Time for a recap on the success, or lack thereof, of the greatest piece of legislation (if you ask a Democrat) since the New Deal, Social Security, Medicaid, Food Stamps, and Section 8 Housing combined. Universal health care, said President Obama, is what Americans have wanted. And they wanted it so that the 15 percent of Americans that didn’t have health insurance could then have it. After all, we are a generous and compassionate America. Not only that, but average family policyholders would see a $2,500 decrease in their premiums because everyone would now be insured.
Now, three years since the bill’s enactment, and with less than two weeks to go before the mandatory sign-up period ends, the circus of all legislation, Obamacare, is tumbling down and taking Americans, the economy, with it.
Remember when Big Labor and businesses complained of the cost and burden the ACA would put on them, and were granted delays of implementation through 2014? They couldn’t afford it. That left the individual mandate to fund the program on its own, since big businesses got the delay they wanted. Then Republicans asked for the individual mandate to also be delayed, because people, including Congressional employees who make six figure salaries, couldn’t afford it. They filibustered for the delay and got no where. Now, the administration is doing what Republicans wanted to do last year because, ta daaa, it is creating “hardship” on people. People can not afford to buy it. Now, since the individual mandate has been pushed back two years, until October 2016, the Affordable Care Act has no one mandated to participate. Which means that the Affordable Care Act now has no mandated funding. And what funding it does have, is no where near what it takes (by demographic) to survive, let alone reduce anyone’s premium. What a brilliant plan?
Delaying Obamacare’s Individual Mandate Due to ‘Hardship’ — Caused by Obamacare
It’s getting difficult to take any part of Obamacare seriously.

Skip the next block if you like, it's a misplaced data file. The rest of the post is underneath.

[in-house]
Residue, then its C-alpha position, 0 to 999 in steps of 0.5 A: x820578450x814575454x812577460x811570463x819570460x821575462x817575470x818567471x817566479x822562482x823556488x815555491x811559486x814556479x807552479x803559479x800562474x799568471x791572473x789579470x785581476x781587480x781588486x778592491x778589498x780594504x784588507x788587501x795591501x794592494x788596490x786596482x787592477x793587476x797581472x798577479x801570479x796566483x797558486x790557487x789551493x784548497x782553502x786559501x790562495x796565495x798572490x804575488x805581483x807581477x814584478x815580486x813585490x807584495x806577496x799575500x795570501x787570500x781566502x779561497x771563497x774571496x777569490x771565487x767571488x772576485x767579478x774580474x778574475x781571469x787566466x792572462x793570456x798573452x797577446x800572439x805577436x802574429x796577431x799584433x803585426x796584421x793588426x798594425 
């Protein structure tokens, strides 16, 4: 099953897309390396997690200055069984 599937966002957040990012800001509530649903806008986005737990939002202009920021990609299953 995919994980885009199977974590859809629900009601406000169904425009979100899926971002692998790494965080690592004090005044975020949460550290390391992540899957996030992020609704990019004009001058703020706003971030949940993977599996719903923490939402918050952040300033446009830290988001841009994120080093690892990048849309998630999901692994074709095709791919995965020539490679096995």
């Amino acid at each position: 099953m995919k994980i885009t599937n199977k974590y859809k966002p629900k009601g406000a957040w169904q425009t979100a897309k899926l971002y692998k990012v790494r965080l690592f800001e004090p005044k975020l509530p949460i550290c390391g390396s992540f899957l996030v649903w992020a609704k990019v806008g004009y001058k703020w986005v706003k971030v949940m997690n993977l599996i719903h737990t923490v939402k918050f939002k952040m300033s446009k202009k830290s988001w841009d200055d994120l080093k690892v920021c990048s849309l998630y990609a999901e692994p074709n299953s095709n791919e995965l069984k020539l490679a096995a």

The Obama administration has altered or delayed it so many times—who can be sure what the law is at this point?
The individual mandate stating that every American has to purchase government-approved health coverage or pay a fine is supposed to kick in on March 31. That’s the deadline to sign up for coverage, supposedly to avoid this year’s penalty.
But Obamacare is never “settled law,” as the president and others have called it, because Health and Human Services (HHS) keeps writing more regulations.
Most recently, the administration extended the “hardship exemption” from the individual mandate for those who had their previous policies canceled because of Obamacare until October 2016.
To qualify, your plan must have been canceled because it wasn’t compliant with Obamacare, and you just have to tell the government you “believe” that other insurance policies are unaffordable.
The exemption means people who meet these criteria are free from the individual mandate. But if they want to buy coverage, they are given the special option to buy a “catastrophic” health insurance plan, which is not eligible for subsidies and typically would be available only to those under age 30.
When the exemption was first announced in December, Heritage experts Alyene Senger and Robert Moffit said this “is not going to simplify anything. Rest assured it is going to create even greater confusion for health insurers trying to sell these products. Also, don’t expect the unhappy consumers who’ve just lost their previous coverage to understand clearly which plan they can pick and be legally qualified to pick it.”
Due to the utter confusion and the underperforming signups on HealthCare.gov, reporters asked HHS this week whether the agency would simply extend the deadline for people to buy coverage. An HHS official responded that, “In fact, we don’t actually have the statutory authority to extend the open enrollment period in 2014.”
This administration hasn’t let a detail like legal authority stop it from overstepping its bounds multiple times. And as Heritage’s Senger and Moffit put it, “issuing more government rules to correct the consequences of their unworkable government rules is the only thing they seem to know how to do.”
Repealing the ACA would be way better than what we now have. Replacing it with the House version would be better, and, would deliver in the private sector all that the ACA was promised to do in the public sector but can’t.
H/T Amy Payne